The final two principles focus primarily on taking action:

Principle #11

Have a Plan

In fact, “The goal of effective retirement planning,” says Grangaard, “is to live better during the day while sleeping better at night. Having a plan,” he says, “is the key to being able to do that.”

And finally,

Principle #12
Take Action Now

While Grangaard offers a lot of information, theories and strategies, there is also a practical sense of urgency and a plea for action throughout the book. “It’s never too early and it’s never too late to do your retirement planning,” he says, and then wraps it all up by suggesting that “Most people don’t plan to fail, they simply fail to plan!”

Every day we hear new stories about the financial crisis facing older people.

More and more retirees find themselves pinched by lower interest rates, falling stock prices, market jitters, and corporate malfeasance.

It seems like every time you think things can’t get any worse, something else comes along to make the situation even more precarious. And while the current state of affairs is certainly cause for concern, today’s retiree’s also need to stay focused on the long term.

“One of the biggest mistakes people make,” says Paul Grangaard, “is to plan for average life expectancies in retirement. People are living much longer today than in the past,” he says, “and they have to plan that way too.”

“Never before have so many people retired so early, lived so long, and been so completely on their own,” notes Grangaard. “The aging of people and the accelerated growth in self-managed retirement accounts plans has set the stage for a financial catastrophe,” he says.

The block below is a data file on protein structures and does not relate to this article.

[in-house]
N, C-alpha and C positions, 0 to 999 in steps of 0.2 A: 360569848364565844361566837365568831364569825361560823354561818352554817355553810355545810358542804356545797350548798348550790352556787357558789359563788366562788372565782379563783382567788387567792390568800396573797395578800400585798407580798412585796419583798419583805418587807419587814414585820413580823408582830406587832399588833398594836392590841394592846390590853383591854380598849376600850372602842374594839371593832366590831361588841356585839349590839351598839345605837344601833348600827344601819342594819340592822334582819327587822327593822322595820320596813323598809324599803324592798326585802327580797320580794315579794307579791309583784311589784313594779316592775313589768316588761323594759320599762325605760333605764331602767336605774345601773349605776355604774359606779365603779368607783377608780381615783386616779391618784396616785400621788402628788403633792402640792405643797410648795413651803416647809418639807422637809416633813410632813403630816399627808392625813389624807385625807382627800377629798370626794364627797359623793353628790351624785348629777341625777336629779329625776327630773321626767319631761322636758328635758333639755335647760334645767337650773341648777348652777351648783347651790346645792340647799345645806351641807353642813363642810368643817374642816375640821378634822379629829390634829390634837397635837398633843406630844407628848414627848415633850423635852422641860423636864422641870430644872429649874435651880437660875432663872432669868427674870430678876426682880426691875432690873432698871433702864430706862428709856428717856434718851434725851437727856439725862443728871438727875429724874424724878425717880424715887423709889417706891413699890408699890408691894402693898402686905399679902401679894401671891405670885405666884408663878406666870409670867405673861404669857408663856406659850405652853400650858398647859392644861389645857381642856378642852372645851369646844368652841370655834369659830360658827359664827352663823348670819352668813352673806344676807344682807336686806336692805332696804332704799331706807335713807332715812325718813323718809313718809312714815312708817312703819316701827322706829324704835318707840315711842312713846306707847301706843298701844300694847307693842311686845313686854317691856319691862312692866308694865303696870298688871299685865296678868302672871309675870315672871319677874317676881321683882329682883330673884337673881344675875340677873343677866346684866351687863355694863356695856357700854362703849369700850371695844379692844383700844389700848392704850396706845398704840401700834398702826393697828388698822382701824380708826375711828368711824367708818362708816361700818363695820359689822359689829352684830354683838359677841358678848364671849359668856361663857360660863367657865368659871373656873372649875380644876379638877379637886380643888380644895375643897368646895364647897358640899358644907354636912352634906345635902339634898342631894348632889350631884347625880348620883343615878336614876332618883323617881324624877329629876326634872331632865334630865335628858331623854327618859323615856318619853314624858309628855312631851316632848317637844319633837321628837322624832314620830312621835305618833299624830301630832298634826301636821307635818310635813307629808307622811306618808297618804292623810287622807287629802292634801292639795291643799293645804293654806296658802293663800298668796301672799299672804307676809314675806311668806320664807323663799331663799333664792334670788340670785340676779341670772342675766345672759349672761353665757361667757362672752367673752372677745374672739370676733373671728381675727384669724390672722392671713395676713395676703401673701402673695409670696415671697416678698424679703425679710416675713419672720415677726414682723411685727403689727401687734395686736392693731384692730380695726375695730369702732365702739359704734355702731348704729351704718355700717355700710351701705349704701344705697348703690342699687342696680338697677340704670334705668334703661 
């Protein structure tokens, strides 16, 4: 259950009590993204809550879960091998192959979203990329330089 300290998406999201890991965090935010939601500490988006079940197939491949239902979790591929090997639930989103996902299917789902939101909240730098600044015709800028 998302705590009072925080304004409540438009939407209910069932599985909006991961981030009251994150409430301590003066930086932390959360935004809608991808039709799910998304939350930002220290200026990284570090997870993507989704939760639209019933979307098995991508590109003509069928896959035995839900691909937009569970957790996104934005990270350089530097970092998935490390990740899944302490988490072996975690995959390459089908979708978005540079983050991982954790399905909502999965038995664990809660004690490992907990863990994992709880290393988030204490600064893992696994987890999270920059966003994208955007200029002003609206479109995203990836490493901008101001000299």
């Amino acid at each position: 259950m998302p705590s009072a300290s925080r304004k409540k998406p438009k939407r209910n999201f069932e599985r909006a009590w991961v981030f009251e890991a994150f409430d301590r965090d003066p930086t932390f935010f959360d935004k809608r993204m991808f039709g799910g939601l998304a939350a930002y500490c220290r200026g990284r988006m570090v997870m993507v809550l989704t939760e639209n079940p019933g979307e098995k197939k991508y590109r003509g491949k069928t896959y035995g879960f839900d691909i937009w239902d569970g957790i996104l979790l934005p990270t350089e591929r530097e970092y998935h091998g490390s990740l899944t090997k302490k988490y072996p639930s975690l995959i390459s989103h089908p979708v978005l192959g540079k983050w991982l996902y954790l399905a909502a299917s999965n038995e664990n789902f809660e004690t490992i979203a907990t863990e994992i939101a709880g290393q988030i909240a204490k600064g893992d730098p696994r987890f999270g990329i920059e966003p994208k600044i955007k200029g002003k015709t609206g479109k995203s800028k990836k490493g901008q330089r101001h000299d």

“The average expectation of additional years of life at age 65 has increased by 46 percent between 1900 and 1991.” In fact, it shows that the number of 65-year-olds in 1940 who lived to be at least 90 years old was only 7 percent.

By 1960 it had doubled to 14 percent. It almost doubled again to 26 percent by 2000, and it is expected to increase to 42 percent by 2050.

“And yet, many retirees continue to plan as if they are only going to live to an average age of 85 — which is clearly a dangerous strategy for many of them,” says Grangaard. “We all have to plan to live longer than average — or about half of us will be planning to run out of money too soon — we just don’t know which half.”

You have to protect yourself against inflation during all these retirement years. “In fact,” says Grangaard, “Inflation, even at the modest rates we’re seeing today, is one of the biggest challenges facing retirement investors — because even at today’s lower rates, over 25- or 30-year retirement periods, inflation can be absolutely devastating.”

He goes on to say that a typical retiree will have to at least double their income over a normal 30-year retirement period, just to maintain a similar lifestyle.

And, if they use a slightly more conservative inflation rate, they will probably have to do considerably better than that.

The bottom-line for today’s retirees is that they have to plan to live longer while protecting themselves against inflation the whole time!

The good news is that despite what’s been happening recently, it’s never too late to start improving your financial situation.

You can take control of your future and start recovering today, while also keeping a watchful eye on the future.